Our trip began with a tour of Sisimiut, the second-largest town in Greenland, with 5600 residents (i.e., about Clinton, NY, size). It feels like a small fishing village. It is about 40 km above the Arctic Circle, and is the northernmost year-round ice-free port. Passengers were divided into groups based on language. Our guide to Sisimiut was Evie, a young woman from the town.
Evie pointed out an artists’ workshop near the pier, then led us up the hill, through a whale-jawbone arch to the old town, which is now a museum, with a church dating from 1775, an administrative building, a store, and a turf house. Now they are all part of the museum.
The earliest settlements still surviving in Greenland were by Inuit from Canada beginning in the 13th century. Vikings began European settlement soon after in Southern Greenland. Because the Inuit could not read Norse language, early buildings were color coded: blue for church, red for store or administrative, etc. Although the coding is no longer necessary, Greenlandic towns continue to be colorful.
Our tour continued up the hill past a dog park, where sled dogs are kept, outside of town. Each one is staked and chained so it cannot reach the others. These dogs are working dogs, not pets, and can be dangerous to people and each other just as people can be dangerous to them. They do have enough chain (several feet) so they can move around. Most were just sleeping on the bare ground. We were warned not to interact with them; if a dog bites a person, the dog is killed.
Evie also pointed out a couple of schools, the cemetery, and the city hall. Then we had some time to wander on our own. I think Sisimiut has both primary and secondary schools. The only university in Greenland is in Nuuk, the capital. I stopped in a bank and got some Danish Kroner, which I never really needed. I also went into a grocery store but did not buy anything.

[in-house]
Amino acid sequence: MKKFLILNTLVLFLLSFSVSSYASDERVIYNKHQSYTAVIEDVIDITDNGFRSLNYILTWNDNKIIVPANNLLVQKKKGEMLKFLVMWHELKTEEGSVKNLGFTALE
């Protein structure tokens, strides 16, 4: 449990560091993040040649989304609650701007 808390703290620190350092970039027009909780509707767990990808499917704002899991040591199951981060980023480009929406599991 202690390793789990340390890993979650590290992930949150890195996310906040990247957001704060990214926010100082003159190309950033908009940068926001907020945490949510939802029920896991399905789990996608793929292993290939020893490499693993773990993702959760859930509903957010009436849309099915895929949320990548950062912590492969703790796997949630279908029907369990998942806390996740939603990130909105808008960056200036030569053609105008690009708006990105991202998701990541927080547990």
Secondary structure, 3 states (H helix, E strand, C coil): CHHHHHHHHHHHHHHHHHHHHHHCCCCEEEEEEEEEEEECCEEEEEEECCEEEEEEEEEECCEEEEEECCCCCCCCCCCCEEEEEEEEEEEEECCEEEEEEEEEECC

Heading back down toward the ship, I browsed the museum, which included settlement history, tools, relics, and local art. I also stopped in the artists’ workshop near the harbor, but did not buy anything there, either. Various crafts were displayed for sale, including carvings of walrus and reindeer bone. I later found out they can legally sell walrus and whale carvings, but we cannot legally import them into the US.
Back on board, the afternoon included lunch, a little hand laundry in the bathroom, and a welcome meeting with the Expedition Leader and Hotel Director, followed by a safety drill, for lifejackets, zodiac safety, and lifeboats.
Before we left port, a local kayaker gave us a 15-20 minute performance of kayaking skills beside the ship, demonstrating many rolls in his kayak. Mind you, there were icebergs floating in that water.
After we left port, the Captain’s welcome meeting and reception was followed by a recap of the day and briefing on tomorrow. The recap and briefing was repeated before dinner each day. Dinner was at 7:30 (this was okay, because we always had “tea” at 4 pm, with sandwiches and desserts). Dinner was the only meal where we sat, ordered from a menu, and the meal was served to us. But it was open seating, so we could choose whom to sit with. Breakfast and lunch were buffet-style.
After dinner we returned to our cabin for the night. Oh, yes, our cabin. It was big, with a king bed near the portholes, which could be covered with heavy drapes to darken it. The sky never darkened (we were already north of the Artic Circle!). A curtain could separate the sleeping area from a sitting area with a couch and a big TV, a mini fridge, and dresser. A closet was opposite the bathroom, and a desk was in the part with the bed. I’ve been in motel and hotel rooms that were much smaller. Quite a change from our Galaxy Hostel pod.